Ostensibly, this post is about baseball and beer, although I will not be approaching it from the angle of "craft at the ballpark," because I simply cannot muster the interest necessary to dissect the inept beer presentation of the Louisville Bats for a 21st consecutive year.
For all I know, it may have gotten better this year; if so, I'm sure it is an accident.
Rather, as I've reminded readers so often in the past, one does not live on IBUs alone. There must be cross-disciplinary associations, sometimes providing reinforcement, and often suggesting new perspectives.
Or, you can have a Bud Light.
Like the writer Seth Magalaner, I also read Ball Four around the year 1970, when I was 10 years old. It may have been 1971, because my copy was a paperback, generally released only after the publisher had profited sufficiently from the opening hardbound release.
It made a deep and abiding impression. In this review of sorts from 2009, Magalaner hits me right where I'm living these days.
Ball Four endures on strength of its characters, by Seth Magalaner (Hardball Cooperative)
I first read Ball Four in 1970, the year of its publication, when I was 10. In the years since, I have kept a copy fairly constantly on my bedside table; every few months I’ll usually pick it up and read some passages at random, the way a man of faith might refresh himself with a periodic dip into scripture. OK, I will not go so far as to suggest that Ball Four is a sacred text. But unlike virtually any other sports book I can name, it compels and rewards re-reading. Why?
Why? I'll be 55 on Monday, I'm running for mayor of New Albany, and in terms of my consciousness as it pertains to thirty-odd years in the beer trade ... well, I'm "fending off professional mortality, and re-defining (myself) in relation to (my) vocation and avocation."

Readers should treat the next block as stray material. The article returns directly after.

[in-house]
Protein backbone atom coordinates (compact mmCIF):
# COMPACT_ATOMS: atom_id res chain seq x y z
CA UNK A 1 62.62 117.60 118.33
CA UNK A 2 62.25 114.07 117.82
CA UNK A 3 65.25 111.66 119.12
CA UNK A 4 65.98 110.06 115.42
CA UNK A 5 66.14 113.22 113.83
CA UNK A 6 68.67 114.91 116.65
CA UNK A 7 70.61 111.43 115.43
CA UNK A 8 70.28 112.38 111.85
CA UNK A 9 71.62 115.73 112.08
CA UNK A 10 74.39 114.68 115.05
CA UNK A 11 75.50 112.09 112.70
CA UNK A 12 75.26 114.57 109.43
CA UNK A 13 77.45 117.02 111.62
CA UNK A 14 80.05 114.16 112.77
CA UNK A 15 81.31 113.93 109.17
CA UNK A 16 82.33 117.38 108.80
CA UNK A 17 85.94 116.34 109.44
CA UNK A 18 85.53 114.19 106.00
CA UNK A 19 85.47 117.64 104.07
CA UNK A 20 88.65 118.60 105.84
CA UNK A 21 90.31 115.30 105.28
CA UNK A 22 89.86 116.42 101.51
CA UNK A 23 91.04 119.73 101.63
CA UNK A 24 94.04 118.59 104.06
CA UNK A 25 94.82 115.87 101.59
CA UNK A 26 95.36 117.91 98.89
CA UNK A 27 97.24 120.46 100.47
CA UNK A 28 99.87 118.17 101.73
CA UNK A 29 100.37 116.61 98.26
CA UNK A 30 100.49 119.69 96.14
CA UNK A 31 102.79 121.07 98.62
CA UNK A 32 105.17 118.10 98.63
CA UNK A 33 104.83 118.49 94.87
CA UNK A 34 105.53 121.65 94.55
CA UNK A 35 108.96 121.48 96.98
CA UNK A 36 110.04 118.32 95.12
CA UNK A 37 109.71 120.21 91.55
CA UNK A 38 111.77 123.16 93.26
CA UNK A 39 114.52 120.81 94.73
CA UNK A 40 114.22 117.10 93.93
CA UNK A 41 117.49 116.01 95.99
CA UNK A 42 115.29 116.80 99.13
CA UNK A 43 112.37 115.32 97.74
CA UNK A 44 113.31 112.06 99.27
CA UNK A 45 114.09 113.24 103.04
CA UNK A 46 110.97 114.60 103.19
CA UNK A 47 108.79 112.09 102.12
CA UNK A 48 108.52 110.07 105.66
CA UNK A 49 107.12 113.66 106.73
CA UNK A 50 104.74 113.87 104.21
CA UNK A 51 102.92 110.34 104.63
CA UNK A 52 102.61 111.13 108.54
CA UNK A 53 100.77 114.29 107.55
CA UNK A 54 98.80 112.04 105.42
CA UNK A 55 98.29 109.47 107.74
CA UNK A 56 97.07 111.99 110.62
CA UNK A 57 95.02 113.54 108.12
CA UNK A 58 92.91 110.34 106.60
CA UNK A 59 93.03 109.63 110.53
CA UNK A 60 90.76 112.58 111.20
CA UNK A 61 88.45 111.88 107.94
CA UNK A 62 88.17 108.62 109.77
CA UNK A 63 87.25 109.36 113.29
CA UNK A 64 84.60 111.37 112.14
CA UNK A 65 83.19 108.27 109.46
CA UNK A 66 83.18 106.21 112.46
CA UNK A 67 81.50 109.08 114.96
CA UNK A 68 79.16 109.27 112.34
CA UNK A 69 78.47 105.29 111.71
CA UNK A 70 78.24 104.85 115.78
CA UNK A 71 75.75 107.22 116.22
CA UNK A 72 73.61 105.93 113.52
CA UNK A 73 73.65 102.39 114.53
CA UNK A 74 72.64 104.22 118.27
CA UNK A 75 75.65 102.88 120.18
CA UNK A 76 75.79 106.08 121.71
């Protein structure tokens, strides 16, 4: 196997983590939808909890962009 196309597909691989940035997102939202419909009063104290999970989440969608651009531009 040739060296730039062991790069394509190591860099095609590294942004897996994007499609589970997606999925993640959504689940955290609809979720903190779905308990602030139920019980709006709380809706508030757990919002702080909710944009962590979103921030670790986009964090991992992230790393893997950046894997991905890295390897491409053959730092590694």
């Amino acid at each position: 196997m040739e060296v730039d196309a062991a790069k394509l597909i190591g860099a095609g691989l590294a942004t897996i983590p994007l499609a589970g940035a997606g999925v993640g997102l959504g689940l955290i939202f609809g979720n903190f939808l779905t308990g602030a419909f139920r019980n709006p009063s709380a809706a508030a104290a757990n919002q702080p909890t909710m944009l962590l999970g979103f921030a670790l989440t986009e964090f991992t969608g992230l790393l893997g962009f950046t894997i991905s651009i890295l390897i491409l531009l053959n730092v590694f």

For me, it’s because Bouton’s baseball diary stands in the classic line of great coming-of-age books, or perhaps more accurately, coming-of-consciousness books. He’s an archetypal comic hero, negotiating experience with a mixture of exhilaration and anxiety, and an acute, intuitive sense of both what he possesses and what he is missing. What makes this so poignant—and so resonant for readers of all ages—is that he’s outgrowing baseball’s acquiescent, adolescent mindset, fending off professional mortality, and re-defining himself in relation to his vocation and avocation, all at the same time. He’s Huck Finn, Yossarian, and Frank Bascombe stuffed into a single uniform. (With a dollop of Stephen Dedalus for good measure, as he struggles to master the sublime and ridiculous art of the knuckleball in the sweaty smithy of the bullpen. It’s easy to imagine a tonsured, Bud-soaked Joe Schultz grabbing his crotch and saying “Well, forge this.”).
Actually, I'm feeling stronger every day. Let's see where this goes.